This seems to be a shocking quip and frozen smiles settle into place.
“Good luck,” one of the cameramen says. Suddenly, I feel guilty about Olga Briskin. I want to go ask her to sign something. Tell her I adore her choreographed “Bolero.” Ask her to send Negra a note.
“What do you want me to ask?” the hostess says.
“Huh?” I say.
She no doubt is beginning to suspect that I am going to be a massive flop.
“What’s interesting about your book,” she says, “that you’d like the public to know about? In three minutes.”
I have to think about it.
“Ask about the children,” I say. She blinds me with her smile and they count down and the camera is on and I chat mindlessly for two and a half minutes, then she says good-day for a half-minute and the crew congratulates me and I’m back in the other studio, watching Olga pick earrings out of her jewelry box. She has returned to the fabulous jumpsuit.
She drops an earring on the floor. She follows it as it rolls over by my foot. I’m about to pick it up, but she obviously won’t hear of it. She folds like a pocketknife and lowers herself, retrieves it with impossibly long nails, then rises. She comes up to her full height almost as though pneumatic pistons were driving her from within. Unfortunately, the jumpsuit is so tight that she has popped her pants open and her zipper comes down her universally adored belly all by itself.
She marshals herself, tosses her mane, and walks out. Not a glance at anyone else in the room. We all watch her as she pauses for the merest second for her driver to open a door for her, and she’s gone into the night. The hairdressers, who a few minutes ago scrambled for her autograph, now laugh derisively in her wake. “She’s going to fall over,” one of them says.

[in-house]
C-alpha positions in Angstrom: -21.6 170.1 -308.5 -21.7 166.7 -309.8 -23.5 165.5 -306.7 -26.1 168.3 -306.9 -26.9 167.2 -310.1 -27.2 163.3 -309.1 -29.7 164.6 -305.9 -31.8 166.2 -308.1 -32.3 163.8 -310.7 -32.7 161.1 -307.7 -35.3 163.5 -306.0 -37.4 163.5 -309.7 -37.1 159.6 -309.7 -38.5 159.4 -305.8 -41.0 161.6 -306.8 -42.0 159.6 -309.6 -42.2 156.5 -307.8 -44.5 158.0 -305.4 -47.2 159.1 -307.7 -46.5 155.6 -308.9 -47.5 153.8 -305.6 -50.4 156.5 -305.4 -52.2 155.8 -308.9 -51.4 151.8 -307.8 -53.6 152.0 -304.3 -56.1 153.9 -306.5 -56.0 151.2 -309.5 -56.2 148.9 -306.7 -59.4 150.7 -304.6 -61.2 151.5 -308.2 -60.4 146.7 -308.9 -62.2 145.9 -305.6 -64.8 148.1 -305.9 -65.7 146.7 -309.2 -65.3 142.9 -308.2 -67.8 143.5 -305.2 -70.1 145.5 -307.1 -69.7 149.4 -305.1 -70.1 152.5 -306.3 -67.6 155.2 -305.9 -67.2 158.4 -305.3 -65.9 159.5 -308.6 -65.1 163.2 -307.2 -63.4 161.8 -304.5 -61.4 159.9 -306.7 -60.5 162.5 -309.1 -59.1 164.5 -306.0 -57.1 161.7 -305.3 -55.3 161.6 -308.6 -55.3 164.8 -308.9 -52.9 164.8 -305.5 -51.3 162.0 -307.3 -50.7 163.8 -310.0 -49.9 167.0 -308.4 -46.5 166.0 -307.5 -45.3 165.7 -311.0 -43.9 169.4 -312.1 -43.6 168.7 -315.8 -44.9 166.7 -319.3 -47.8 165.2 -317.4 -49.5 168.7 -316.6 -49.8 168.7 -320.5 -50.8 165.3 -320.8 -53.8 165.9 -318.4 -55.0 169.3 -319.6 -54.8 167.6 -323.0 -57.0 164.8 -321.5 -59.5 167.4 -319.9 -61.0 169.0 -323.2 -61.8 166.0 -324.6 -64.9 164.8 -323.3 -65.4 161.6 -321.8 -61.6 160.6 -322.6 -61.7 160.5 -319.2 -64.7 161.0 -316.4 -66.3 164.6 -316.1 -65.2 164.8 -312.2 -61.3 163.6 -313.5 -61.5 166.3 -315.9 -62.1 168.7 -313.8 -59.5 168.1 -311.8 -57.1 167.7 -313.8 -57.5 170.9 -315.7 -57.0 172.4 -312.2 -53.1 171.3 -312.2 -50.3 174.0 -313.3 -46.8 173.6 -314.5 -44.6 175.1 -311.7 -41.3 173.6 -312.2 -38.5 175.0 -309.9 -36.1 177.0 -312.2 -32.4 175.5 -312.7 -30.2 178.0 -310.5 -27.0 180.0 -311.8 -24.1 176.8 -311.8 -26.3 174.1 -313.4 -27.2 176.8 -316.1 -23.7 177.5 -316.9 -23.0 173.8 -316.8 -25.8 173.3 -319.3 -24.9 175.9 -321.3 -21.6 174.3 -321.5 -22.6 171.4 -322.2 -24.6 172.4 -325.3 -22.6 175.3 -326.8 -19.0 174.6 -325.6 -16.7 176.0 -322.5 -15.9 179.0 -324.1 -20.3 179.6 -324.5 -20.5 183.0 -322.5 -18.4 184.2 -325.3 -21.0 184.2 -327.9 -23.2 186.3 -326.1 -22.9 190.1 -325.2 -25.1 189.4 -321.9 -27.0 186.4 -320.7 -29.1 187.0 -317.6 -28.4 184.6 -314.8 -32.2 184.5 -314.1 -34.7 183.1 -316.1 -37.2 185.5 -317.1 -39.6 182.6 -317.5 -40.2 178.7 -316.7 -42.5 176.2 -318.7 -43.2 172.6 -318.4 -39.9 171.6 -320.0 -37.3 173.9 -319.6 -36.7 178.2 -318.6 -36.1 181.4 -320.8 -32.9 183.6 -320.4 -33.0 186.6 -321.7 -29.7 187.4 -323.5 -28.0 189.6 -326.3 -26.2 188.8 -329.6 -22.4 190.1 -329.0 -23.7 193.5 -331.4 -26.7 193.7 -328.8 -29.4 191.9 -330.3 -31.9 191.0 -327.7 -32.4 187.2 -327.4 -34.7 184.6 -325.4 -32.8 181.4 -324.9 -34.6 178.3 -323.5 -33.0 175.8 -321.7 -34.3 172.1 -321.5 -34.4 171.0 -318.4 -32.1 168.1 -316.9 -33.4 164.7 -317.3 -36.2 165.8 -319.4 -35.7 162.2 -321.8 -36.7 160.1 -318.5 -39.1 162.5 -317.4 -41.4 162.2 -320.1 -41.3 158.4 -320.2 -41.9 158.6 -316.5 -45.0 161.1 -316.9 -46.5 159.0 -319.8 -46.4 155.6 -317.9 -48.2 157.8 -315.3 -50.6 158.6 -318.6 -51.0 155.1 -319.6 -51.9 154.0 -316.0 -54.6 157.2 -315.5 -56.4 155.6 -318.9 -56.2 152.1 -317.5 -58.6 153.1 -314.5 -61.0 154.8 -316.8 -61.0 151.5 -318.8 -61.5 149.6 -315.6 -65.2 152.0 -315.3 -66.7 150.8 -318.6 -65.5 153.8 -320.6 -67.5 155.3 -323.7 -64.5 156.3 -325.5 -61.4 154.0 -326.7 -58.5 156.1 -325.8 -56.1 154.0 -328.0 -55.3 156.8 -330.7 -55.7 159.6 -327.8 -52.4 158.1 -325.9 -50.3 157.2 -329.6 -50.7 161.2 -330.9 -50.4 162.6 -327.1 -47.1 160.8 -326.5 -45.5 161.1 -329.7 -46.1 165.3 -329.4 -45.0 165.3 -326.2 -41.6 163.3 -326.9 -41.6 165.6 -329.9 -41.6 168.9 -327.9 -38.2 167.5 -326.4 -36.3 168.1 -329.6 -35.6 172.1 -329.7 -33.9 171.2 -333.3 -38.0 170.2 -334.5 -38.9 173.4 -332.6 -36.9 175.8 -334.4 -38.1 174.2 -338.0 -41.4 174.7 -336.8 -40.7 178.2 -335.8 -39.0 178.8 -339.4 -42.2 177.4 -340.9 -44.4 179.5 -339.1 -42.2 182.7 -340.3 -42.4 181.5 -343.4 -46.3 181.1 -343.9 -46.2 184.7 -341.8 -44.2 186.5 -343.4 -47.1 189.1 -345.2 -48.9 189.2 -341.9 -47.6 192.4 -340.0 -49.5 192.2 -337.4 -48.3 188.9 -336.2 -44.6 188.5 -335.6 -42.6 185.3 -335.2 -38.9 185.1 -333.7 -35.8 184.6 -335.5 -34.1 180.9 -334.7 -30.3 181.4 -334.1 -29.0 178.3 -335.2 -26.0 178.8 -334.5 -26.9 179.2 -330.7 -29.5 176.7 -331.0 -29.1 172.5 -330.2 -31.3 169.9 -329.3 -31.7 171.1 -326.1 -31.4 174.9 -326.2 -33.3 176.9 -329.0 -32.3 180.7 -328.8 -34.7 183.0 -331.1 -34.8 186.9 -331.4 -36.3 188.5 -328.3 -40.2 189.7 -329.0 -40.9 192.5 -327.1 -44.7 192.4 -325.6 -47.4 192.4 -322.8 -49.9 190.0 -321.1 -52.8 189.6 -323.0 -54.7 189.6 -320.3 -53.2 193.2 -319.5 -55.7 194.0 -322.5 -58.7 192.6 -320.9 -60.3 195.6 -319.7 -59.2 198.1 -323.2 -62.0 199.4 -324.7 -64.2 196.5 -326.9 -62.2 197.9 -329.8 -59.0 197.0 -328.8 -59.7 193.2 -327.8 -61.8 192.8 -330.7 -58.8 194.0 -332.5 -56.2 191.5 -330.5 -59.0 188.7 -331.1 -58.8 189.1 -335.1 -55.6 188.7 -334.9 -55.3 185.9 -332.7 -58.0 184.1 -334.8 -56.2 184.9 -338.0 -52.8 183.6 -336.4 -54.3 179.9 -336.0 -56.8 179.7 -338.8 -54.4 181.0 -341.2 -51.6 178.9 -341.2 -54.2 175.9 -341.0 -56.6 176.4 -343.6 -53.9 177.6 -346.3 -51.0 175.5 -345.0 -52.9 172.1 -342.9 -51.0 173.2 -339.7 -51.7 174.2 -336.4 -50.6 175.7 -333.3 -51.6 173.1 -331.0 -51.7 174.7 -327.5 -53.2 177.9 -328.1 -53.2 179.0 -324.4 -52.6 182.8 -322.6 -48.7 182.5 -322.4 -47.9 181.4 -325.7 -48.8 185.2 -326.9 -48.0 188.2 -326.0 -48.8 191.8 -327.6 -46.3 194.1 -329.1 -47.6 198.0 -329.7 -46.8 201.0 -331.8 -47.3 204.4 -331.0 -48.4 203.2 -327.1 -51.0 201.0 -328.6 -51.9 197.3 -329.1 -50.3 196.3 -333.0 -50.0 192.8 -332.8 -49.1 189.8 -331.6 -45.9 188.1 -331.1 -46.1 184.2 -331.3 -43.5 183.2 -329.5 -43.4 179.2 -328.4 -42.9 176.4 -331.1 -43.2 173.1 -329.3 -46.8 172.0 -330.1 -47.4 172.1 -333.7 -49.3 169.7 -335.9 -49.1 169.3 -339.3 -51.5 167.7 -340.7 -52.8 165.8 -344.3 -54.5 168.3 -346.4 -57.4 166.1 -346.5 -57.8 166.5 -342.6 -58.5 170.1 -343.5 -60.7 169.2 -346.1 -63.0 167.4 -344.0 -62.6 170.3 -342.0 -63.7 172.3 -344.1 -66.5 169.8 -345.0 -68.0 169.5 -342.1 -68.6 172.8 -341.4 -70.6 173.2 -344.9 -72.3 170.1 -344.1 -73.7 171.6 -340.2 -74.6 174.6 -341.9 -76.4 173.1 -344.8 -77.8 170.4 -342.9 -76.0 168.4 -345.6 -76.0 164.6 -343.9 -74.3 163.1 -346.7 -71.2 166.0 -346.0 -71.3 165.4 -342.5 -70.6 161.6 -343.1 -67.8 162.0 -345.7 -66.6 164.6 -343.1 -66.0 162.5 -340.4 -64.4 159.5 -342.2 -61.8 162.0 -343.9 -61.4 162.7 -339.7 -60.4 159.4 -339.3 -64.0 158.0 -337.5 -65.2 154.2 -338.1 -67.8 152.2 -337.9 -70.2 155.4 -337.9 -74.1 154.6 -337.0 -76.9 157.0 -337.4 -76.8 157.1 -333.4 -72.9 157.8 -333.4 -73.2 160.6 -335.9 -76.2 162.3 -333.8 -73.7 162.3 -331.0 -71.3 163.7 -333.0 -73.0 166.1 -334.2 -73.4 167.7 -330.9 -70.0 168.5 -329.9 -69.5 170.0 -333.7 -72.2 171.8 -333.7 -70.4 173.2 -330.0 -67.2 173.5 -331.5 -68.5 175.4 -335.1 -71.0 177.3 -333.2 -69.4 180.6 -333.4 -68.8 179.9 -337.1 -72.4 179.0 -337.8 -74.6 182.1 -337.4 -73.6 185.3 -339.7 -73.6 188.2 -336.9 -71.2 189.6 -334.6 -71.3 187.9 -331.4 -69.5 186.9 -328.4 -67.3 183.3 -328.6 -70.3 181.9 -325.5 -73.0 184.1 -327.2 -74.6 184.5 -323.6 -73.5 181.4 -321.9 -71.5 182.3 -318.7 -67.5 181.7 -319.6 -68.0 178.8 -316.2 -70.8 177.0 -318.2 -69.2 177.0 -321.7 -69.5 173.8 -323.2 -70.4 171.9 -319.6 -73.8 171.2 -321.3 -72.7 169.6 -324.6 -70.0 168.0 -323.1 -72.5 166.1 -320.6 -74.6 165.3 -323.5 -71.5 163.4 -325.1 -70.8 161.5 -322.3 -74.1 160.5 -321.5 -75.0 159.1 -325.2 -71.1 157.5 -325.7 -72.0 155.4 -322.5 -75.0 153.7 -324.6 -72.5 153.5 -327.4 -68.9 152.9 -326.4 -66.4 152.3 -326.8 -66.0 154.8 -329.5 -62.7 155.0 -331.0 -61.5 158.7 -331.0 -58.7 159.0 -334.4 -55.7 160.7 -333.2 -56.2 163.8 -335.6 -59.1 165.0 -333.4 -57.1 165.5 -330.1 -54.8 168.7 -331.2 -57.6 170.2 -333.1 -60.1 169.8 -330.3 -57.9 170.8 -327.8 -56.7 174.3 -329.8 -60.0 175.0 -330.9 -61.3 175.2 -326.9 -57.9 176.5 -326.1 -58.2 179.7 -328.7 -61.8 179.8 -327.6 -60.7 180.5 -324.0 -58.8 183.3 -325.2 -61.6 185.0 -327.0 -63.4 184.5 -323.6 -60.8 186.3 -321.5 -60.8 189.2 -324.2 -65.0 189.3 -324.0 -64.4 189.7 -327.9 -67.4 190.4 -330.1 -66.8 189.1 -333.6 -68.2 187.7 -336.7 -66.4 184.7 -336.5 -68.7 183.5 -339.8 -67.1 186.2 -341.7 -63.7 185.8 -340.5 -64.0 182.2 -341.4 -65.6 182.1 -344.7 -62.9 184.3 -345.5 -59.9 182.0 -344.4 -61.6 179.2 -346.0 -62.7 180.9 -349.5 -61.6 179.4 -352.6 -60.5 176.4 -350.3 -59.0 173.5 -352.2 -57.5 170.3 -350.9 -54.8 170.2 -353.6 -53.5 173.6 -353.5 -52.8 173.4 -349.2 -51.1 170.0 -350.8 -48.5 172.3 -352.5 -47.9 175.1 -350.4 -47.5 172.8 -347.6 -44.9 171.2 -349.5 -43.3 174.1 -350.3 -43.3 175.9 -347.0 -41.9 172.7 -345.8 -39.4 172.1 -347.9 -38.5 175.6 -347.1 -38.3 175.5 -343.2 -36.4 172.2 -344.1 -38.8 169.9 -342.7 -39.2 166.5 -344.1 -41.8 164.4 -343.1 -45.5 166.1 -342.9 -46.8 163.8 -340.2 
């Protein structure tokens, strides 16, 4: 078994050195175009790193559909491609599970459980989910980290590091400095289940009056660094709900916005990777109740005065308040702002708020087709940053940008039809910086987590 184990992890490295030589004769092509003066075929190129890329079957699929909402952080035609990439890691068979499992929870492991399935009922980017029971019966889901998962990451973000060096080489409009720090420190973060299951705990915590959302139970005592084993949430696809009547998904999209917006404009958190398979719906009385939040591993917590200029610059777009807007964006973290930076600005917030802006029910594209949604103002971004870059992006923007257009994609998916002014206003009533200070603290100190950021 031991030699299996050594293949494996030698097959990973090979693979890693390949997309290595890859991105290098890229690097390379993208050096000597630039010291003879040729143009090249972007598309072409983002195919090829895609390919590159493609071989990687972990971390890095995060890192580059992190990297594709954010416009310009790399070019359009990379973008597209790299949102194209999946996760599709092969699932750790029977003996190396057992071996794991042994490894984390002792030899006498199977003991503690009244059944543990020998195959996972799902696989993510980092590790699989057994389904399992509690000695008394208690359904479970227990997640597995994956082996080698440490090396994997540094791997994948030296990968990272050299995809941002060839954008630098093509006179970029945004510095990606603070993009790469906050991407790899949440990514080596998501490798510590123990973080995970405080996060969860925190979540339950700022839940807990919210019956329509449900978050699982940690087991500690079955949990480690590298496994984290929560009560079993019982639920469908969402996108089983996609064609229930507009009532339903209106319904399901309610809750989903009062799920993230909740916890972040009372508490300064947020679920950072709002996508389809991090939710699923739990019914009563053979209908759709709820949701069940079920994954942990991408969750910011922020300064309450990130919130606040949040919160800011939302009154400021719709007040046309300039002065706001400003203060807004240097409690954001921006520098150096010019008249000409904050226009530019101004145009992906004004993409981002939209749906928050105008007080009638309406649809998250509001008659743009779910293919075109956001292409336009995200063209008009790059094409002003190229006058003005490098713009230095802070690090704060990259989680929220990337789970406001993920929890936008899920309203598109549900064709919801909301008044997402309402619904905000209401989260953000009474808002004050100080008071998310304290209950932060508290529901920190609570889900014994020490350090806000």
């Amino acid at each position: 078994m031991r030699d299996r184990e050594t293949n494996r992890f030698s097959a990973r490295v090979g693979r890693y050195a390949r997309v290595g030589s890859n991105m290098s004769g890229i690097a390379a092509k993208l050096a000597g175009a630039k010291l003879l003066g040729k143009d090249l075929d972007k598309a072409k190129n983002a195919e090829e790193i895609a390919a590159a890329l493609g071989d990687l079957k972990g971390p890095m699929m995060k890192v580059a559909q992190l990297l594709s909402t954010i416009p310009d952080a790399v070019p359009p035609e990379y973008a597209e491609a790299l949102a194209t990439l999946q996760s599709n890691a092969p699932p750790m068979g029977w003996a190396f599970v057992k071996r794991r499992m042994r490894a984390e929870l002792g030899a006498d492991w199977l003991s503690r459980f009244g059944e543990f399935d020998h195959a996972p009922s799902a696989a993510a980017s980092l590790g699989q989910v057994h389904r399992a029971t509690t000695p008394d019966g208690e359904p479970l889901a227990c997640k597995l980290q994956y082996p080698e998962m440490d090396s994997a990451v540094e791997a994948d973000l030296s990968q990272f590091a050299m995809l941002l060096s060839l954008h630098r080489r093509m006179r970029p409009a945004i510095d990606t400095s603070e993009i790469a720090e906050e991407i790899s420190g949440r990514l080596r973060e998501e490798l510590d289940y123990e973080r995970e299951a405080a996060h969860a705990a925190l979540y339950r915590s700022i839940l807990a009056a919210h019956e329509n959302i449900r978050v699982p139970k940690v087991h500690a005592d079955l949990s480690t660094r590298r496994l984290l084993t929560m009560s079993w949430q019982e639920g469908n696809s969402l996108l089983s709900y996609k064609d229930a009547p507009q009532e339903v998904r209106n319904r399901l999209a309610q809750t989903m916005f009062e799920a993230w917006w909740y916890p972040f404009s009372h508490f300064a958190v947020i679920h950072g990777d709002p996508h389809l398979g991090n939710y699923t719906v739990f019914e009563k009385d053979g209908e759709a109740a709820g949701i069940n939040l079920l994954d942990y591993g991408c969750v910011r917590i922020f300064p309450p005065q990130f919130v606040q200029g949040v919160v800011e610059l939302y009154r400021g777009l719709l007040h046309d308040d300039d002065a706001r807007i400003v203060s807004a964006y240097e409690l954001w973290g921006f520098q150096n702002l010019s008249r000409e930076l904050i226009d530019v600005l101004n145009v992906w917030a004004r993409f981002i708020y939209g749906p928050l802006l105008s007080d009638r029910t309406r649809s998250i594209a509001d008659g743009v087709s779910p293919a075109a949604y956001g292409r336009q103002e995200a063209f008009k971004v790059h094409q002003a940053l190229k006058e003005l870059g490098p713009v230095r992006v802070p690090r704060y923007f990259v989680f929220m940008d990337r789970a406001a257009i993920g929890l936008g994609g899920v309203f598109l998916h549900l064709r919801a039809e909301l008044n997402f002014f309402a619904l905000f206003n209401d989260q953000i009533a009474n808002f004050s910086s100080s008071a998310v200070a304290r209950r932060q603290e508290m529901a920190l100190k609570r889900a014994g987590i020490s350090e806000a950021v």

I can smell her perfume for the rest of the night.
Paulo Amorim, ace reporter for Tele-Globo Brazil, is blown away by Negra and the dompe. “It’s a favelal” he says, falling back on his own language to explain what he’s seeing. “But never have I seen such a thing,” he gestures toward the U.S., “so close to such wealth.”
We have spent hours with illegals amassing at the border. The Brazilians are astonished that the Mexicans can just drop off a block retaining wall on the road to Playas de Tijuana and be on some gringo’s farm. We meet one small group from Guerrero. One of the men tore his hands apart the night before on barbed wire. They’re scabbed into claws, and he can’t close his palms. He laughs.
The leader of the group has been working at a horse ranch up north, and he’s gone back home for his cowboy friends. They huddle. He murmurs to them, intense and handsome in the late light, “Don’t be afraid. You follow me, and always stick together. Don’t let anyone get arrested alone. Watch out for each other because we’re alone in this world.” They pat each other and head out.
Paulo is beside himself. The cameraman is shooting tape after tape, all too good to pass up. The Border Patrol toys with us, driving along the fence and waving pleasantly.
One of the runners turns to me and says, “Is he famous?”
“He’s famous in Brazil,” I say.
“Is that in Europe?” the runner asks. Then, “Are you famous?”
I’m stumped. We just stare at each other. “I don’t know,” I say.
Negra nails the taping on every take. She immediately understands pick-up shots, reaction shots. She chats glibly, gestures expansively, just like a television star. The cameraman pulls me aside and says, “She’s beautiful.”
Then they ask us to stand together and look, well, sensitive. We lean close to each other, let our hair go in the Costner wind, and stare up at the gulls.
She doesn’t know it, but I’m putting aside a percentage of everything I earn from my book for her. I am eager to get on the road again, get back to Miami, where Doubleday is inviting me to a party with Pat Conroy and Margaret Atwood and John Grisham. That’s the nicest thing about this, you know — being a fan and meeting all the Big Kids. I think: I spend all my days doing exactly what I have always wanted to do. I think: Someone I don’t know is reading my words at this very moment. I think: Someone in Brazil will turn on a TV and see Negra and me. I think: Sometimes, dreams really do come true.